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behaviorism

n. an approach to psychology, formulated in 1913 by John B. Watson, based on the study of objective, observable facts rather than subjective, qualitative processes, such as feelings, motives, and consciousness. To make psychology a naturalistic science, Watson proposed to limit it to quantitative events, such as stimulus–response relationships, effects of conditioning, physiological processes, and a study of human and animal behavior, all of which can best be investigated through laboratory experiments that yield objective measures under controlled conditions. Historically, behaviorists held that mind was not a proper topic for scientific study since mental events are subjective and not independently verifiable. With its emphasis on activity as an adaptive function, behaviorism is seen as an outgrowth of functionalism. See descriptive behaviorism; methodological behaviorism; neobehaviorism; radical behaviorism.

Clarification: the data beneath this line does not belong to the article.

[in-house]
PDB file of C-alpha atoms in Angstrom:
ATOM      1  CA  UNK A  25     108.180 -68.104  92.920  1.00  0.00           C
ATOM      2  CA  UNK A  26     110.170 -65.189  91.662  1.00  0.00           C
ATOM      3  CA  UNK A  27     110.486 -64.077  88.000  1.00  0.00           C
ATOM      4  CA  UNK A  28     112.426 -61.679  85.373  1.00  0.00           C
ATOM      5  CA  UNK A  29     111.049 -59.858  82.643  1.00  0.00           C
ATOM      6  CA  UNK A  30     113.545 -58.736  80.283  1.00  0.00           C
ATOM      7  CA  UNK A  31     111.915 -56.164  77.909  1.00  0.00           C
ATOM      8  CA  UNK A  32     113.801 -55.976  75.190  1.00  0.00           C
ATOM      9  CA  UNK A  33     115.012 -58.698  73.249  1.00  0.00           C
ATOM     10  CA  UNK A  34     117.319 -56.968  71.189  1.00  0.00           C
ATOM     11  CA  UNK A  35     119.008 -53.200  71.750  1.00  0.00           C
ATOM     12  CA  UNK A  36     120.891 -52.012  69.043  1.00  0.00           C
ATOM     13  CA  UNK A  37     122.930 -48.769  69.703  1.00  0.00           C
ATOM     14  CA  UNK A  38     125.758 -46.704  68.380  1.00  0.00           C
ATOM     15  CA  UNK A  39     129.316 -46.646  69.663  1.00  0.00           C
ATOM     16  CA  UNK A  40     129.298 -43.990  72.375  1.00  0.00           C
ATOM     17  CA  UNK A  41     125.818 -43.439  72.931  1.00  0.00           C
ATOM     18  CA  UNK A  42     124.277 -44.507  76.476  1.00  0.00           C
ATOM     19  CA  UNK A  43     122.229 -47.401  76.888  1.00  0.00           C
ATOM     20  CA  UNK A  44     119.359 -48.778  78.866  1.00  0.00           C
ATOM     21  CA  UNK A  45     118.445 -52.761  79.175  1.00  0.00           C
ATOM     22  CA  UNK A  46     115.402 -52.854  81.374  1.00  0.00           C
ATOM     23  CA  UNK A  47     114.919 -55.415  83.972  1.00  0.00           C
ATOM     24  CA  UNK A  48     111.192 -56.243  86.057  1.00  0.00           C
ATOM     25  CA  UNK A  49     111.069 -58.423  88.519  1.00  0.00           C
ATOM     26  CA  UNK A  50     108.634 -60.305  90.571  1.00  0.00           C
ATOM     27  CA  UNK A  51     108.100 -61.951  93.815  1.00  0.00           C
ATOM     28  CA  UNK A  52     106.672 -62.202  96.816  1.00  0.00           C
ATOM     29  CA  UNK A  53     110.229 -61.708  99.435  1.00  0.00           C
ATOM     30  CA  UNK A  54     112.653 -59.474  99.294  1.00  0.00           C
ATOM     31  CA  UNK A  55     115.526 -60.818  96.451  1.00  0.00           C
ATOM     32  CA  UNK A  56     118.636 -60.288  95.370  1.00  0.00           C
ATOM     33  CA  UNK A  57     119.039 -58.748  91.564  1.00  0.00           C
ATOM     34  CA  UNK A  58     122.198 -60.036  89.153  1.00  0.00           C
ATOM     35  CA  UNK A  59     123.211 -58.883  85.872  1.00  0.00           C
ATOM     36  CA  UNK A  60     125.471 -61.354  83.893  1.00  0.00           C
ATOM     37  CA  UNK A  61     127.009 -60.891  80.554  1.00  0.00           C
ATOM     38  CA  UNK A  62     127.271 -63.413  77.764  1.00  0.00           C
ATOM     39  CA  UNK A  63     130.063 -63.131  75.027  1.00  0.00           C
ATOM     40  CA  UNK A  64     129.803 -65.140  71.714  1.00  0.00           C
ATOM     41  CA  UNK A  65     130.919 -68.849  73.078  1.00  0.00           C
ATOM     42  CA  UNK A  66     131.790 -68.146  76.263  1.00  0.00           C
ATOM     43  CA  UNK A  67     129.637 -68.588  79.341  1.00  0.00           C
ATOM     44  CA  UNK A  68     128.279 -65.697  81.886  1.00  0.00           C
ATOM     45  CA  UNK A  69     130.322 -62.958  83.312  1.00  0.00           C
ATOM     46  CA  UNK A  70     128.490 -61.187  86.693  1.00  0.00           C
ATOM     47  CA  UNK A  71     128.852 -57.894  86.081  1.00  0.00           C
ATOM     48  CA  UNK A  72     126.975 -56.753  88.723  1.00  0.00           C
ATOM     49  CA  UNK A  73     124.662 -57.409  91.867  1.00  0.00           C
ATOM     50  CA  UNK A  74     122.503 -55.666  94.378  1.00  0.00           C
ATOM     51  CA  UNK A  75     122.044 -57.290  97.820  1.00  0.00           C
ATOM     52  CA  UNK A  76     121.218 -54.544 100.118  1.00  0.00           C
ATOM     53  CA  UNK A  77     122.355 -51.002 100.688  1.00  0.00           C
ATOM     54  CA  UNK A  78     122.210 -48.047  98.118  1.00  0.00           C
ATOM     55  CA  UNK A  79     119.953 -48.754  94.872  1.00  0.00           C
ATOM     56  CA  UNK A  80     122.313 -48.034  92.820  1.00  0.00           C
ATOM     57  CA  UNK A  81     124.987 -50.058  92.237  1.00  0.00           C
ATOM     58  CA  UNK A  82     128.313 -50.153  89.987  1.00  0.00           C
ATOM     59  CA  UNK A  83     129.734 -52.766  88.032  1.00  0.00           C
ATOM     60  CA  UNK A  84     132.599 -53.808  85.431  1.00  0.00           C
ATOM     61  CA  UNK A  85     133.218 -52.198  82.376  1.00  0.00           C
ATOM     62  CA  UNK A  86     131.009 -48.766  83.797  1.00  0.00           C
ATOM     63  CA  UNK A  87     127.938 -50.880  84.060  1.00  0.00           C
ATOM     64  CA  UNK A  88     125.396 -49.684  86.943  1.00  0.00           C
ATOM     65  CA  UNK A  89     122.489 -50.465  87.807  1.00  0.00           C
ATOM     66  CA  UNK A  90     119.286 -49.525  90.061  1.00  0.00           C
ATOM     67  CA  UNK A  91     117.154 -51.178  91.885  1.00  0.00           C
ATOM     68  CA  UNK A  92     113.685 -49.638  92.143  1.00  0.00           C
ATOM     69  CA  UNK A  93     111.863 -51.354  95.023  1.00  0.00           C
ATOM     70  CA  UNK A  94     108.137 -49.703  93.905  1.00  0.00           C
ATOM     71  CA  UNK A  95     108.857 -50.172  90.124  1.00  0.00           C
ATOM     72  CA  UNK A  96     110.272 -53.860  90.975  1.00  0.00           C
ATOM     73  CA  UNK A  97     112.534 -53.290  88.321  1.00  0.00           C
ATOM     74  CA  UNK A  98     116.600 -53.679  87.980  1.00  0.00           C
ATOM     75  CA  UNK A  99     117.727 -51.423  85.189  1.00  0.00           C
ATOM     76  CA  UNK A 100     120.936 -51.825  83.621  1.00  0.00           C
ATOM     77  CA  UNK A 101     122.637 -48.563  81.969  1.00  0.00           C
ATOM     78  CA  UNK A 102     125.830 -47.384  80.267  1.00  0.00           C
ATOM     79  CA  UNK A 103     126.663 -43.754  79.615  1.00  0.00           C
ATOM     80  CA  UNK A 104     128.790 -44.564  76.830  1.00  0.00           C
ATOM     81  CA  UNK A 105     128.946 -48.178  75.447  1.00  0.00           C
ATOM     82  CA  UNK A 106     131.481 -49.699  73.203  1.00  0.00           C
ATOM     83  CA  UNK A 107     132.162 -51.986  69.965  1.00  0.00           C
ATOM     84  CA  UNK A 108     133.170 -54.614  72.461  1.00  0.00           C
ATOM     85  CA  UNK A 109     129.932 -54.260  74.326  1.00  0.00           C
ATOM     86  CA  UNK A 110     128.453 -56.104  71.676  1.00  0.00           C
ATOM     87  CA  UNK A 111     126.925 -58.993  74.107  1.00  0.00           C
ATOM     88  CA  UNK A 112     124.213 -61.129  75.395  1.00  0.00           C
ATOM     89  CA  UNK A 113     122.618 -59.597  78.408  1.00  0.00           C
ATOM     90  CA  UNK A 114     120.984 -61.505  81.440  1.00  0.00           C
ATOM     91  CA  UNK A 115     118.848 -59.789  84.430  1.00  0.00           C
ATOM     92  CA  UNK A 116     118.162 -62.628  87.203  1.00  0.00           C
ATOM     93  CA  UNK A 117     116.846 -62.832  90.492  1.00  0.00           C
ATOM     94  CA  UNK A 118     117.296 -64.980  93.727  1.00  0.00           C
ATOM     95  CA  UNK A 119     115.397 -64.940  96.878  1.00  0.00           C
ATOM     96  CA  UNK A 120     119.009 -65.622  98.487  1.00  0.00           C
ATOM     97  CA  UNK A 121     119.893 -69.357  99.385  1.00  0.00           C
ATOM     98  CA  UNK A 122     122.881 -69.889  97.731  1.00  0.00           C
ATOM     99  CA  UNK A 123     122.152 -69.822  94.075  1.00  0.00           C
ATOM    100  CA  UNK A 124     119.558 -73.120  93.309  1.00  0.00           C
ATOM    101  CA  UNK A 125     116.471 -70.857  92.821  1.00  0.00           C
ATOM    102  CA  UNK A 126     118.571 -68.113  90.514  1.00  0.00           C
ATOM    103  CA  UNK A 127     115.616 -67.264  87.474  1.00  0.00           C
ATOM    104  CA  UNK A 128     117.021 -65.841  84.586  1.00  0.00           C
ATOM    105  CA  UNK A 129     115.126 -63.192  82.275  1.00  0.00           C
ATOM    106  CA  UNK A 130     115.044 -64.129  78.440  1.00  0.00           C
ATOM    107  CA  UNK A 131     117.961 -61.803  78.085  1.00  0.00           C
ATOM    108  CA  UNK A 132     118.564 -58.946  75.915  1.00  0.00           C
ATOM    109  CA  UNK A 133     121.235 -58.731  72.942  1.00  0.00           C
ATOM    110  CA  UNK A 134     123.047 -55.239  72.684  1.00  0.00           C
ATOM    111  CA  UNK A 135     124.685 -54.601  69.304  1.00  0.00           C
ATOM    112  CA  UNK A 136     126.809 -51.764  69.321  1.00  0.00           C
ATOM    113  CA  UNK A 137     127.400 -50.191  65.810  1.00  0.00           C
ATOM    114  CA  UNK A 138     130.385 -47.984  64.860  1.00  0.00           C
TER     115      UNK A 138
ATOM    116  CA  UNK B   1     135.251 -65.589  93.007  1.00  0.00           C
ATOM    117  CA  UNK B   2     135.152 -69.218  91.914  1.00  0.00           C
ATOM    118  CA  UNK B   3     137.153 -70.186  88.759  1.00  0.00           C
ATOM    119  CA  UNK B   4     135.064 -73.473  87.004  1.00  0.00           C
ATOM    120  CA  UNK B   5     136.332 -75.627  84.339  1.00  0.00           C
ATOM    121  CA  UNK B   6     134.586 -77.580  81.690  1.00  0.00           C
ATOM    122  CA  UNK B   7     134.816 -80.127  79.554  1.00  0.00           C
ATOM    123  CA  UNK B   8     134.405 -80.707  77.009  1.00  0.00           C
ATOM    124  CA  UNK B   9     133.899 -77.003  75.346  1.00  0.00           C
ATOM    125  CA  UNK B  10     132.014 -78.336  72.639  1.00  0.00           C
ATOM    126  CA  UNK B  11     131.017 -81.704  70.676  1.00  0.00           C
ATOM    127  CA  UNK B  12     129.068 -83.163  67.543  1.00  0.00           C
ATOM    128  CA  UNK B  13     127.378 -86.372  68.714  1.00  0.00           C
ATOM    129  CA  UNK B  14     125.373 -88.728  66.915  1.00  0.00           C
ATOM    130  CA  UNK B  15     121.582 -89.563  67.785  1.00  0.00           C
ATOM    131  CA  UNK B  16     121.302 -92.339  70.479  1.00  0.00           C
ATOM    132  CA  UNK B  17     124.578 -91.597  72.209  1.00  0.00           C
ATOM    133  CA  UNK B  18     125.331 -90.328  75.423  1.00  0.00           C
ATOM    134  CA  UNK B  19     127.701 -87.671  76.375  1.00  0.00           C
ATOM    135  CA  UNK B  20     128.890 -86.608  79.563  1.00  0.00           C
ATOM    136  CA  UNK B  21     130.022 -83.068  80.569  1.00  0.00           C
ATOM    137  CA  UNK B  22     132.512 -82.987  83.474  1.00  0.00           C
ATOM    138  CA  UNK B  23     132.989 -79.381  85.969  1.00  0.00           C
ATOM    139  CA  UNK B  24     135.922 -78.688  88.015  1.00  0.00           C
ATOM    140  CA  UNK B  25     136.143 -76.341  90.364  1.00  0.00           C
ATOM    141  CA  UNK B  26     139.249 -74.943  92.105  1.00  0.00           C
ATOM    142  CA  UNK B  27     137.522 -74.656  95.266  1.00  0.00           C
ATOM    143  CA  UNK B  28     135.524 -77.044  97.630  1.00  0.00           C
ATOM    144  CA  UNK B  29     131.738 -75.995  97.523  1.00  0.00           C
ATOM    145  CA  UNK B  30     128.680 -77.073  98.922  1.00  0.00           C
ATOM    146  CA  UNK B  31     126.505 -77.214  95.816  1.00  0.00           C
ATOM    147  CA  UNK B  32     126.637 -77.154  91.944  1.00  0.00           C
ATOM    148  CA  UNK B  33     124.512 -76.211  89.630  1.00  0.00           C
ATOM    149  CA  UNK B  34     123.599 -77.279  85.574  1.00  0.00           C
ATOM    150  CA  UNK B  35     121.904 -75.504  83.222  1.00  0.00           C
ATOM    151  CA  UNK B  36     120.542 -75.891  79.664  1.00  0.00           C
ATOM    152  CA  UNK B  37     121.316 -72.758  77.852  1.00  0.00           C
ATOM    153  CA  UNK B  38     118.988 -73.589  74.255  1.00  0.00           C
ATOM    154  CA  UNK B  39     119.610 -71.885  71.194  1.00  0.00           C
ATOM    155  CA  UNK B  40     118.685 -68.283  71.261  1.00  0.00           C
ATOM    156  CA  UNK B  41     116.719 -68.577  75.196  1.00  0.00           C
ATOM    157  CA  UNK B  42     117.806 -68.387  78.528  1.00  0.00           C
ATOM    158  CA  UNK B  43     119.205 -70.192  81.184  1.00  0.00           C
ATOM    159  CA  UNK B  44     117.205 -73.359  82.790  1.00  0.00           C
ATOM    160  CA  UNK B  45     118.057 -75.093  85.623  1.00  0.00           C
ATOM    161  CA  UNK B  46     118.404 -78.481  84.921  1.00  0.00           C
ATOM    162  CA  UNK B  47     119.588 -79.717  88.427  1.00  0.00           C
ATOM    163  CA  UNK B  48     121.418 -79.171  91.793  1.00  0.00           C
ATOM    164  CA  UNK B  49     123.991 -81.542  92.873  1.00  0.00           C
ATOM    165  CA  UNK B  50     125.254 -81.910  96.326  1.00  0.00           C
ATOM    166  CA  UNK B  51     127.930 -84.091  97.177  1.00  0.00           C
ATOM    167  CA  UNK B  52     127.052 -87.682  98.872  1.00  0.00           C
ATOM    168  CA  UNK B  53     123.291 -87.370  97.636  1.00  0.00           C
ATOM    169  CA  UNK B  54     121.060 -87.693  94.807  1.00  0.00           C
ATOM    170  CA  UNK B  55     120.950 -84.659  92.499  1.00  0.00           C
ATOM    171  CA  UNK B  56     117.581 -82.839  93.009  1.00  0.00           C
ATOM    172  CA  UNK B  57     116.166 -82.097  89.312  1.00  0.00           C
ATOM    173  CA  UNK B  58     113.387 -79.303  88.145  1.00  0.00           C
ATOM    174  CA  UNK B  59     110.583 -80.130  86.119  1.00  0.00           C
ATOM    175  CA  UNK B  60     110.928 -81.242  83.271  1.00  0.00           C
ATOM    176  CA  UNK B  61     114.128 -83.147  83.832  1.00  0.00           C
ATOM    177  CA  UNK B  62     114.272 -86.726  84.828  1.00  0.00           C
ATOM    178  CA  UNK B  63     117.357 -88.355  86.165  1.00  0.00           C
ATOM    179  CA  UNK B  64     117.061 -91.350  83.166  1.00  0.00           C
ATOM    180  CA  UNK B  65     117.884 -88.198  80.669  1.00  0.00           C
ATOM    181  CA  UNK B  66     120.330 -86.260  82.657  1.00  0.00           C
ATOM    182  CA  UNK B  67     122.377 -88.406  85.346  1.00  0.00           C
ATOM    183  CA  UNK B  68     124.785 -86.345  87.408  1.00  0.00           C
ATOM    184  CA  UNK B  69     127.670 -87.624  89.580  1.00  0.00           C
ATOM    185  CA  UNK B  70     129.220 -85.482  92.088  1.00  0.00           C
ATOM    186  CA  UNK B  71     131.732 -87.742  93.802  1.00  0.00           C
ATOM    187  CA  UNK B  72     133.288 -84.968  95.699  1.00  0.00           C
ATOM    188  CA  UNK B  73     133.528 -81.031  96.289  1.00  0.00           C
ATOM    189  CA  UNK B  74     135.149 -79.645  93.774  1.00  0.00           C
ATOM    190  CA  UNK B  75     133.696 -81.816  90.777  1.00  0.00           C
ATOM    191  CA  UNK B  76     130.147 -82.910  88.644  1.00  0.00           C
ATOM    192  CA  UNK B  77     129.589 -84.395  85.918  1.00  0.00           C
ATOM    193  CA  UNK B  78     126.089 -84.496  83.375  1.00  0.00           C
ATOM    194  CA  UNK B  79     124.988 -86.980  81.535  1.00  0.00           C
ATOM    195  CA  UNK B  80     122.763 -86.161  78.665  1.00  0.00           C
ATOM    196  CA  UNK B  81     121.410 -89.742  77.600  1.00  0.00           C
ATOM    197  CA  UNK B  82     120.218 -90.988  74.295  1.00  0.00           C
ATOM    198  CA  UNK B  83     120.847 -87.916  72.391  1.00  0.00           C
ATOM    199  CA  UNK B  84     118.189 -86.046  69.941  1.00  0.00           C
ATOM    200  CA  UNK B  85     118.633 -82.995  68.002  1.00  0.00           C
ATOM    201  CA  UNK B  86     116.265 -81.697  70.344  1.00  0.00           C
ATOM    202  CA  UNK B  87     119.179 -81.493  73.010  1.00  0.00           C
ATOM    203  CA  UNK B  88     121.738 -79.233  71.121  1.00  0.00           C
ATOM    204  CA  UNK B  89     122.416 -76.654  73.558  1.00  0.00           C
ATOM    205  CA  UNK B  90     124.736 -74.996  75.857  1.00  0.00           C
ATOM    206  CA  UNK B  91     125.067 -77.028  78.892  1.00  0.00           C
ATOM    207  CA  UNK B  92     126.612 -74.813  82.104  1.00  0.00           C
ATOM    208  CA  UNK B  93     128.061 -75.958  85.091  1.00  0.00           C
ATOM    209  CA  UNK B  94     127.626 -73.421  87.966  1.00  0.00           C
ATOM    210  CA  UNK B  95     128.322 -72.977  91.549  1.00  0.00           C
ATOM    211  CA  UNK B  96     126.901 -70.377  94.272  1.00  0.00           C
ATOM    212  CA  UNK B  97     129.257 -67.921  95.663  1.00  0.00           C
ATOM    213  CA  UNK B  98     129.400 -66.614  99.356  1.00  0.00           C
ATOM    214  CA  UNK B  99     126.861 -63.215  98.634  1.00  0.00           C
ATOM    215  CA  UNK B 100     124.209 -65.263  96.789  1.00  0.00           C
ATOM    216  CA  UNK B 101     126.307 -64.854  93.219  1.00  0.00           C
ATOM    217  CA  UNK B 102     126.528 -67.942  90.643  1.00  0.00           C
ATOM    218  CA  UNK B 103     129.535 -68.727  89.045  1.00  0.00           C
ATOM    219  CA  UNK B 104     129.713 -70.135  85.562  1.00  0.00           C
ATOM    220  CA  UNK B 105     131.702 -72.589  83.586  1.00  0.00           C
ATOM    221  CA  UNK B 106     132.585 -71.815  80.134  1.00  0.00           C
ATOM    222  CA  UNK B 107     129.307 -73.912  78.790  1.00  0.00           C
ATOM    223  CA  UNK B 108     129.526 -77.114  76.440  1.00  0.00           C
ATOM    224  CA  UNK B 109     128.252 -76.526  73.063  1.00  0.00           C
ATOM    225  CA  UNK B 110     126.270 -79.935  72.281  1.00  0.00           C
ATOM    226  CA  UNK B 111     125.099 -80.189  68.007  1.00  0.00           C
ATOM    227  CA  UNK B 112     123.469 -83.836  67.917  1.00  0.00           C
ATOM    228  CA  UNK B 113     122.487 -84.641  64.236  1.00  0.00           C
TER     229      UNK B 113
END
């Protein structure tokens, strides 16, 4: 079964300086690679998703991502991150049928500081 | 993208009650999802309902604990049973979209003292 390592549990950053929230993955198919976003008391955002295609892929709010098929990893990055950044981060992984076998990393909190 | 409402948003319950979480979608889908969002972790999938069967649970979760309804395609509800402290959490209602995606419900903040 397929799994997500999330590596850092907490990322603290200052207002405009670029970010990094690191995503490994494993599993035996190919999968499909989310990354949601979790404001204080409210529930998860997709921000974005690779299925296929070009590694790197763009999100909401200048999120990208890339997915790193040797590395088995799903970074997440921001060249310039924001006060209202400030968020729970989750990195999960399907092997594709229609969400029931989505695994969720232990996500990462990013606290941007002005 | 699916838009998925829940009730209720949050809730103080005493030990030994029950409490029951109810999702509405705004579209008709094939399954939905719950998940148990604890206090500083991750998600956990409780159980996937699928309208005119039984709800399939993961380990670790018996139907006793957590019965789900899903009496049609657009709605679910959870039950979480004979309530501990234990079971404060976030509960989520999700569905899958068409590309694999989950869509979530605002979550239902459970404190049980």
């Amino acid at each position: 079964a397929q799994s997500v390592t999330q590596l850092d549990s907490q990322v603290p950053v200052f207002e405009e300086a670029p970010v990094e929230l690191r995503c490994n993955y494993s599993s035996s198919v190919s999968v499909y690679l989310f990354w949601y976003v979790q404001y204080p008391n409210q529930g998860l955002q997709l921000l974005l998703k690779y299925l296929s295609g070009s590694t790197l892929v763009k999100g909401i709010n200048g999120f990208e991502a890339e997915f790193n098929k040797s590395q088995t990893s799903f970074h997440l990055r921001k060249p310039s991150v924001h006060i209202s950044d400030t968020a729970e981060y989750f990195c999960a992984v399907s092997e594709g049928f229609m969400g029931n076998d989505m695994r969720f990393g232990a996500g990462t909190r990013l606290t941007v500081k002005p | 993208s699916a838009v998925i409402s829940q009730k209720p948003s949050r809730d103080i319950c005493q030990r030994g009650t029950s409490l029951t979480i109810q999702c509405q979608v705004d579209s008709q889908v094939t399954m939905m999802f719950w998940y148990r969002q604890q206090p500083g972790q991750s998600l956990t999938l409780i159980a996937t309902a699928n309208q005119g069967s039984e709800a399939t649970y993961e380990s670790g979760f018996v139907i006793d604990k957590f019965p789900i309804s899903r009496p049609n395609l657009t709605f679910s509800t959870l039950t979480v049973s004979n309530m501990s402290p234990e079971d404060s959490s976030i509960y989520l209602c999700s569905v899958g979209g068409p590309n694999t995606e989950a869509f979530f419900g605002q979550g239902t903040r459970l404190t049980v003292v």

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Psychology term of the day

May 21st 2024

attachment theory

attachment theory

a theory that (a) postulates an evolutionarily advantageous need, especially in primates, to form close emotional bonds with significant others: specifically, a need for the young to maintain close proximity to and form bonds with their caregivers; and (b) characterizes the different types of relationships between human infants and caregivers. These relationships have been shown to affect the individual’s later emotional development and emotional stability. See also insecure attachment; secure attachment; Strange Situation. [originally developed by John Bowlby and later expanded by Mary D. Salter Ainsworth]